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Macron Should Ally with Trump Against Washington

The opinions expressed by columnists are their own and do not necessarily represent the views of

PARIS -- U.S. President Donald Trump hosted French President Emmanuel Macron at the White House this week for the first official state visit of the Trump presidency, prompting observers to speculate about which leader would most influence the other. Macron would do well to remember that the world is better off when France plays the role of counterweight to American interests and serves as a third rail on polarizing issues.

We're all better off when France and America disagree. When they're on the same page, we often end up with debacles such as Trump bombing Syria for almost purely symbolic reasons, followed by Macron breathlessly addressing European Parliament to rationalize riding shotgun with Britain in Trump's foreign adventure. Macron's attempt to explain why France succumbed to U.S. peer pressure, agreeing to almost entirely symbolic strikes on sovereign nation in the absence of aggression, was a sad display. What would former French leader Charles de Gaulle have done? Definitely not that.

During his election campaign, Macron evoked de Gaulle and his view of France's role in the world as that of a power broker between superpowers. If Macron has the same sort of aspirations, he isn't off to a very good start.

On everything from Syria to the ongoing East-West power struggle with Russia, Macron has defaulted to the U.S. establishment position. If Macron gets along with Trump as well as both men claim, then Macron should leverage that rapport to drive a wedge between Trump and the poor advice that he apparently has been getting from the Washington establishment.

Macron cannot both kowtow to Washington, as he seems to do chronically, and aspire to be the spiritual successor to de Gaulle, who established France as a world power through its independence. De Gaulle insisted that France had to remain a nuclear power in order to maintain its sovereignty, and he pulled France out of the NATO military command during the Cold War in the belief that France's role in the world was that of a respected arbiter between the American and Soviet superpowers rather than that of a lapdog of one or the other.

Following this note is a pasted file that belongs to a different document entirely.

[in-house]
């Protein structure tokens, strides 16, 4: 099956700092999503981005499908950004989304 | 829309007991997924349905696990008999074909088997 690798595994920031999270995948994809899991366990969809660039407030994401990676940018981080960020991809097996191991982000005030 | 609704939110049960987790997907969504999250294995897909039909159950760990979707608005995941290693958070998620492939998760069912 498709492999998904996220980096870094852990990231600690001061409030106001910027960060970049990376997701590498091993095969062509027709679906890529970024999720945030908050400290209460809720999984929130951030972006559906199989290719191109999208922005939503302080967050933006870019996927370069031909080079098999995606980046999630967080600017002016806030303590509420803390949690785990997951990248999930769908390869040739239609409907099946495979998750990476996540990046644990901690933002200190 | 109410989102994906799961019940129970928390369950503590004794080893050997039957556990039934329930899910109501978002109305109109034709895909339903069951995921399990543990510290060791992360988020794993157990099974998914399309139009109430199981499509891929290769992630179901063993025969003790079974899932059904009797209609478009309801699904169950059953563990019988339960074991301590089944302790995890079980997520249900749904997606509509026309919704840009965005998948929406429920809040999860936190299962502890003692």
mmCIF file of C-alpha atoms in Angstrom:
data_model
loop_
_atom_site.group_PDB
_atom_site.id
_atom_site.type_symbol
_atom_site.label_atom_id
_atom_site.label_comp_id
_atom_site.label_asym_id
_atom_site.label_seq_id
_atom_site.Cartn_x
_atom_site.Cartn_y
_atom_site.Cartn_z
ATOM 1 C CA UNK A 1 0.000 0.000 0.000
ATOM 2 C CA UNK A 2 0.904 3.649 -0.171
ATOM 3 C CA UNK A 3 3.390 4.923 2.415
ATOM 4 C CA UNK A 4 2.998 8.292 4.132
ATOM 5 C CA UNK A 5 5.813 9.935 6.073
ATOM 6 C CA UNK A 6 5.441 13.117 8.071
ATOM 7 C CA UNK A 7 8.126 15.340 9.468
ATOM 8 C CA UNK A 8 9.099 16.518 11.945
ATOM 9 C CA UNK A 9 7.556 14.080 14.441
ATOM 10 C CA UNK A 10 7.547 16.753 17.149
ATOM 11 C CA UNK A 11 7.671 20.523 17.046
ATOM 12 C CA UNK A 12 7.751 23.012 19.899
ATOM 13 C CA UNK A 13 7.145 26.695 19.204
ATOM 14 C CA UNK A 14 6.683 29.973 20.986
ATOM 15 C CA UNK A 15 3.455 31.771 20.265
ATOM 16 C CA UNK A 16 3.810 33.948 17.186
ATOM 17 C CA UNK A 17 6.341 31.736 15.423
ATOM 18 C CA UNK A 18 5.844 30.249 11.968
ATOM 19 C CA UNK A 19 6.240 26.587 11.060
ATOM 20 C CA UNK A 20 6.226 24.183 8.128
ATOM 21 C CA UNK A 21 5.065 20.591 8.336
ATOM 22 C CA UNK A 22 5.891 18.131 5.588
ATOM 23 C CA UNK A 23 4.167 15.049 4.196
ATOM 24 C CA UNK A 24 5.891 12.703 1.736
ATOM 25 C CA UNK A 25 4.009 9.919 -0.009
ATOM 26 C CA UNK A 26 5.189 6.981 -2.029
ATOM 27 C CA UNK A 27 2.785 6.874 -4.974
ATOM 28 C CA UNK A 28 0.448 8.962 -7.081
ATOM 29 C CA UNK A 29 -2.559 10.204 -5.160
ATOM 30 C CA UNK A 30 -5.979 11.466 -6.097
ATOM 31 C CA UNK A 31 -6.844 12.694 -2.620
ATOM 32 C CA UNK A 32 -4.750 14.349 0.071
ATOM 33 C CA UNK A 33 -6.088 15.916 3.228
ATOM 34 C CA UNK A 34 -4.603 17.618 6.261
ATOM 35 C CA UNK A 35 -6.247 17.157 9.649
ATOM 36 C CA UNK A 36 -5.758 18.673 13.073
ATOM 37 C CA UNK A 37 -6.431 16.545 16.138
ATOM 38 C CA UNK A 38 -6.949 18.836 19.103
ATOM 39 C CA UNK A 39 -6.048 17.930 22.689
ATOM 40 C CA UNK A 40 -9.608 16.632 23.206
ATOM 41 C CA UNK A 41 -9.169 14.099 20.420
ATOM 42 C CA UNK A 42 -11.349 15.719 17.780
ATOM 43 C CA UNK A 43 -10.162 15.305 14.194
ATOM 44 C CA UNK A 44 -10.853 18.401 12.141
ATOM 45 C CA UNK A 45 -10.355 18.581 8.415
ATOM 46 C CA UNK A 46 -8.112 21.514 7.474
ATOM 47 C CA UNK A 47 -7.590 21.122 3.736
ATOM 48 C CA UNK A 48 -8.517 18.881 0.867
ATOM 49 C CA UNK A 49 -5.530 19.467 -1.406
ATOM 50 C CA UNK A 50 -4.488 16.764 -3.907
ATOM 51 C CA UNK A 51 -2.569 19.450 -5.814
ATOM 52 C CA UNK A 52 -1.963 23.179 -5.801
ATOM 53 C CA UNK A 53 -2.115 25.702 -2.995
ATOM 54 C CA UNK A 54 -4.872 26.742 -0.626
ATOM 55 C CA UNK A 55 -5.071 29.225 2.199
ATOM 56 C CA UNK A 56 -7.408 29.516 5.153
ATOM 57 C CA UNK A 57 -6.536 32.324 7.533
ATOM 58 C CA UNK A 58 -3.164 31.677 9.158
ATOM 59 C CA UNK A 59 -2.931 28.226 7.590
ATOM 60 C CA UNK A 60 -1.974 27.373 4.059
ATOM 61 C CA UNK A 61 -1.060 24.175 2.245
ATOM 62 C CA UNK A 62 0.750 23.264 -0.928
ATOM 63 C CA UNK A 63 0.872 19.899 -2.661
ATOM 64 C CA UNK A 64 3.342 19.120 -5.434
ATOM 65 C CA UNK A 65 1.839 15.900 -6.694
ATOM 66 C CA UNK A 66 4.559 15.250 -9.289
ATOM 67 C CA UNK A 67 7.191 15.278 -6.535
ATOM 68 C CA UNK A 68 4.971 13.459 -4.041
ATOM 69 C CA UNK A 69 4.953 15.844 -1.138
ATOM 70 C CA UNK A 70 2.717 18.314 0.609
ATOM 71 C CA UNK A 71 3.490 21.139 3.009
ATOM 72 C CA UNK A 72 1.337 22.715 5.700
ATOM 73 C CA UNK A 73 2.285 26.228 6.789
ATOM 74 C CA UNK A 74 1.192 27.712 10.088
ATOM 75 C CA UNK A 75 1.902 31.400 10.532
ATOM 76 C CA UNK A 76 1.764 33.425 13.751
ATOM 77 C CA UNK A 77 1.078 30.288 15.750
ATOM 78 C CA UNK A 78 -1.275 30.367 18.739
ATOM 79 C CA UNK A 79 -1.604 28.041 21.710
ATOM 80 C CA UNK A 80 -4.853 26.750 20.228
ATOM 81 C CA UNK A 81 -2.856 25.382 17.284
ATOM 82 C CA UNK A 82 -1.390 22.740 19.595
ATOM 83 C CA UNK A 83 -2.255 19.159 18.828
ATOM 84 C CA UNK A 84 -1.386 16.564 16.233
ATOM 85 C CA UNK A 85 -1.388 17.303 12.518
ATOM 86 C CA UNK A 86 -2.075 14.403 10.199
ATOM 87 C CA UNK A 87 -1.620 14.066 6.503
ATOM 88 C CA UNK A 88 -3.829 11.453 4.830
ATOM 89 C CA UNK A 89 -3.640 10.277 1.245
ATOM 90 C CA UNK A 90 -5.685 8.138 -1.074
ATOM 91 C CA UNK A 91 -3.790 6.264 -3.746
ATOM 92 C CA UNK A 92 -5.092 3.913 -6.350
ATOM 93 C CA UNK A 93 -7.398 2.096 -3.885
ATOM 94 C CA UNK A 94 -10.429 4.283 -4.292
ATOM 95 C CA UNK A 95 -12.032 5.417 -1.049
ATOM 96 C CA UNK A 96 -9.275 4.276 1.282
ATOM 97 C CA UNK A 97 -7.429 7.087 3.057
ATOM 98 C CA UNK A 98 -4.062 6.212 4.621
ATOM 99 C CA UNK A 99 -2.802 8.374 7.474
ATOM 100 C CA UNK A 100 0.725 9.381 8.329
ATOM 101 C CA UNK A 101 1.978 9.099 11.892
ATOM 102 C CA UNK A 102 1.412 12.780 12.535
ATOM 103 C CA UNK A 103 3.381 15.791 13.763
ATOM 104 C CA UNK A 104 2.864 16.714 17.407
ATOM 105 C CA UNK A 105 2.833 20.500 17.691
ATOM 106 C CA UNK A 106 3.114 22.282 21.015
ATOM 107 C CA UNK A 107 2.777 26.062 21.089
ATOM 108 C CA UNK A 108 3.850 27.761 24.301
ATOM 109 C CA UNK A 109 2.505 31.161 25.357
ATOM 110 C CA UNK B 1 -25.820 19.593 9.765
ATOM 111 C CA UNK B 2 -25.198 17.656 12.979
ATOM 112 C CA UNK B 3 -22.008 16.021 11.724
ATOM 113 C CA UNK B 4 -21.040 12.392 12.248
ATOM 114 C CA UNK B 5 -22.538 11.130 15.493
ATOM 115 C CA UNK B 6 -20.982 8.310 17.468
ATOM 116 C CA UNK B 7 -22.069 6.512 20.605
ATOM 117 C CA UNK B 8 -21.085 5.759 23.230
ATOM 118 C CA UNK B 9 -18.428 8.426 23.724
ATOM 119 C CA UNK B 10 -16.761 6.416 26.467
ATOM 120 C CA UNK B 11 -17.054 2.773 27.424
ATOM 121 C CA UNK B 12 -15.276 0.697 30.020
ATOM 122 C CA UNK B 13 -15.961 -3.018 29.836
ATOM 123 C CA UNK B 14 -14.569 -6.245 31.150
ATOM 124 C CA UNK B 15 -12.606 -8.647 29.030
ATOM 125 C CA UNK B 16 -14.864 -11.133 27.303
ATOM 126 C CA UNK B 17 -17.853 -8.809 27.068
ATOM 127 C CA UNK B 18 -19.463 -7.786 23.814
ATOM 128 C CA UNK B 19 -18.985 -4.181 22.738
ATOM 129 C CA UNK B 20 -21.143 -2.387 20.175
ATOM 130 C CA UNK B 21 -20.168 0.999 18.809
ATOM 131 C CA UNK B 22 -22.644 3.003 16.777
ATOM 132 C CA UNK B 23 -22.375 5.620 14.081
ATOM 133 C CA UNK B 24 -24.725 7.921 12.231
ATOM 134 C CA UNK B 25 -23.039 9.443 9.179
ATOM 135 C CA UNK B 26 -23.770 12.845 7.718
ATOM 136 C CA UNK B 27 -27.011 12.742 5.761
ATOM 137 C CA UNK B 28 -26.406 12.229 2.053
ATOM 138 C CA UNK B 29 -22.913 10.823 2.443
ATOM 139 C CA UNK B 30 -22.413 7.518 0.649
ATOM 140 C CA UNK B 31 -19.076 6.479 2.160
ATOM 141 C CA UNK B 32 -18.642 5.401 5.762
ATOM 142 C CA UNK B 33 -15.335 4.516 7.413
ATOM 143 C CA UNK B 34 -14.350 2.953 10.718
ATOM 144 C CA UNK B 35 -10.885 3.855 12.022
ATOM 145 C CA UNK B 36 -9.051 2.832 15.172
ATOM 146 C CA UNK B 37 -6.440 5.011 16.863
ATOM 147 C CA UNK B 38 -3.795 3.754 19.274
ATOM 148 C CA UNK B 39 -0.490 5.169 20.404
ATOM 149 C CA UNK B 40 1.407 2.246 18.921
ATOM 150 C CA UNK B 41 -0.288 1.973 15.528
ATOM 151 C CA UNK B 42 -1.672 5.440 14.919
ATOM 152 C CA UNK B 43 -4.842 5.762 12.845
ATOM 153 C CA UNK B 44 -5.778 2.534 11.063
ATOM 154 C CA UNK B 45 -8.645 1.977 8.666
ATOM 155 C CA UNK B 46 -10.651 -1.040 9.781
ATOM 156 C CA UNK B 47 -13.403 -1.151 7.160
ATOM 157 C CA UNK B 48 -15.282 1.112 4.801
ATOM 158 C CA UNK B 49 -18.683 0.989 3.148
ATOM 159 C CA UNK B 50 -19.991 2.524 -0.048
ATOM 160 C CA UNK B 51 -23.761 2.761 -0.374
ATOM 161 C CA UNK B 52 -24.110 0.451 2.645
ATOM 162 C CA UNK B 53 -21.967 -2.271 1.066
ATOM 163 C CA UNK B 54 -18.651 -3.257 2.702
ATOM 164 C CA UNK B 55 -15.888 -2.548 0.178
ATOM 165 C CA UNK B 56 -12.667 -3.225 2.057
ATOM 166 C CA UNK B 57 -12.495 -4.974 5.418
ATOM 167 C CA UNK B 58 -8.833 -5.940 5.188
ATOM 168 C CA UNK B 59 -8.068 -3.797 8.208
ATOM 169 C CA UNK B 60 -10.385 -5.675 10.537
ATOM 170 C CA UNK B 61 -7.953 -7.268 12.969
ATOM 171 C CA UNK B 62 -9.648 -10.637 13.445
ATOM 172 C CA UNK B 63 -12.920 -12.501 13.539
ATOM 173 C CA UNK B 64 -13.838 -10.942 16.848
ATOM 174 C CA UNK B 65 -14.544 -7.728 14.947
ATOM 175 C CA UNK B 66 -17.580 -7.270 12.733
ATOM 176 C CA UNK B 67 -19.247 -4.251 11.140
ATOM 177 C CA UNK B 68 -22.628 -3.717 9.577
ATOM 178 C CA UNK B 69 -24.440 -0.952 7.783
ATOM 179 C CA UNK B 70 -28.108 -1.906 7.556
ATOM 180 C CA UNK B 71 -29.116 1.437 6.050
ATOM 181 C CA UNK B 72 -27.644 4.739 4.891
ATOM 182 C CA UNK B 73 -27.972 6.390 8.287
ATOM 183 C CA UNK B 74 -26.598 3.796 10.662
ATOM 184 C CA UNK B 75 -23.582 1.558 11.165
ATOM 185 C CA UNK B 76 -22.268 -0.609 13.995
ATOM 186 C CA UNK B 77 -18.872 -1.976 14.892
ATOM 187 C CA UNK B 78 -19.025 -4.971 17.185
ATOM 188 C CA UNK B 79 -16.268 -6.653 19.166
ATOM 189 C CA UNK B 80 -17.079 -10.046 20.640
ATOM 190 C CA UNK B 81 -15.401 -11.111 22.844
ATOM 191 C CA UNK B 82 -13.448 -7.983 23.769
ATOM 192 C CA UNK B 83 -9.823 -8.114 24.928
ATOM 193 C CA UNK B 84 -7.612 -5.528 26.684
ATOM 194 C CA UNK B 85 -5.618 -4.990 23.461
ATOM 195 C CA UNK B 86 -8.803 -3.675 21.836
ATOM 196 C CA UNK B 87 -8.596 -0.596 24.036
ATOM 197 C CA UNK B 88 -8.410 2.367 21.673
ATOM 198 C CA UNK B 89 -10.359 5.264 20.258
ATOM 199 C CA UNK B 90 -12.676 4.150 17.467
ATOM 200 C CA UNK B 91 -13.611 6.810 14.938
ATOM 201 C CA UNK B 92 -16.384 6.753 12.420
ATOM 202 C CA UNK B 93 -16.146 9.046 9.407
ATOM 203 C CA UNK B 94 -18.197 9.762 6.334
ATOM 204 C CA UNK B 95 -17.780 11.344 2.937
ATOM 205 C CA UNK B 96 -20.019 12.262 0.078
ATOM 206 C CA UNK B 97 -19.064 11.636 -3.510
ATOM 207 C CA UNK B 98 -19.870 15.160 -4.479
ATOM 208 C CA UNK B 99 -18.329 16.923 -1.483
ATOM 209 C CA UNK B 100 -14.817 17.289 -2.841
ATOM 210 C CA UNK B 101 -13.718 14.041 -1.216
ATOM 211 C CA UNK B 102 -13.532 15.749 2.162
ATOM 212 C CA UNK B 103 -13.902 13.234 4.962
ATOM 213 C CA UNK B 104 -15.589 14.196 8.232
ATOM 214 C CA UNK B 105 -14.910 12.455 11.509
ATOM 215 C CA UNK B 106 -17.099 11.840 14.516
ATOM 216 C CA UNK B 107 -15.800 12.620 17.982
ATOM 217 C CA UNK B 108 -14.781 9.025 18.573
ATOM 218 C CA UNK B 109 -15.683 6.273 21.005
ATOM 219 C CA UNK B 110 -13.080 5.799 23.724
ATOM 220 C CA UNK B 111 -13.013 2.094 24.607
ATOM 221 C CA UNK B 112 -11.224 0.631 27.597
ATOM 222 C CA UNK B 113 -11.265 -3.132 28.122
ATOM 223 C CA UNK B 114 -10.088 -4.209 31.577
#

Former French President Jacques Chirac followed the "Gaullist" model, developing and exploiting business opportunities for France in voids left by America and/or Russia rather than simply riding shotgun with either superpower. This posture explained Chirac's opposition to the U.S.-led war in Iraq, where France had established a business presence.

This strategy had also helped France become Syria's second-largest trading partner at one time. Despite a period of turbulence in the relationship when Syria and neighboring Lebanon (also a key French ally) were at odds, France enjoyed a near-monopoly in Syria in business engagement and development. France's decision to back a U.S.-led intervention in Syria against President Bashar al-Assad, upending the status quo, is incomprehensible in light of France's national interests in the country.

Macron would have done well to dissuade Trump from dropping a couple of hundred million dollars' worth of missiles in Syria for little reason other than to stoke the war economy that now has to replace those missiles. Instead, Macron made France an enabler in this folly.

During his White House visit, Macron reportedly was going to try to convince Trump not to scrap the nuclear deal with Iran. Although it's a multiparty agreement between Iran and six other countries that can't simply be thrown away because the U.S. chooses to back out of it, an American withdrawal could still have a chilling effect on other nations' business deals with Iran, creating fear that the U.S. government could discourage foreign companies from trying to do business in the Iranian market.

To convince Trump to support the agreement, Macron will have to persuade Trump to ignore the pressure he's getting from the Washington establishment, which has benefitted from sanctions that intimidate foreign competitors. No company wants to inadvertently run afoul of the U.S. Foreign Corrupt Practices Act and potentially have its executives face criminal charges.

Macron may think that he can personally influence Trump, but he isn't going to be able to make a dent in the machinery of the Washington establishment. Macron's role should be to support Trump with alternatives that run counter to conventional wisdom in Washington, rather than enabling the status quo.

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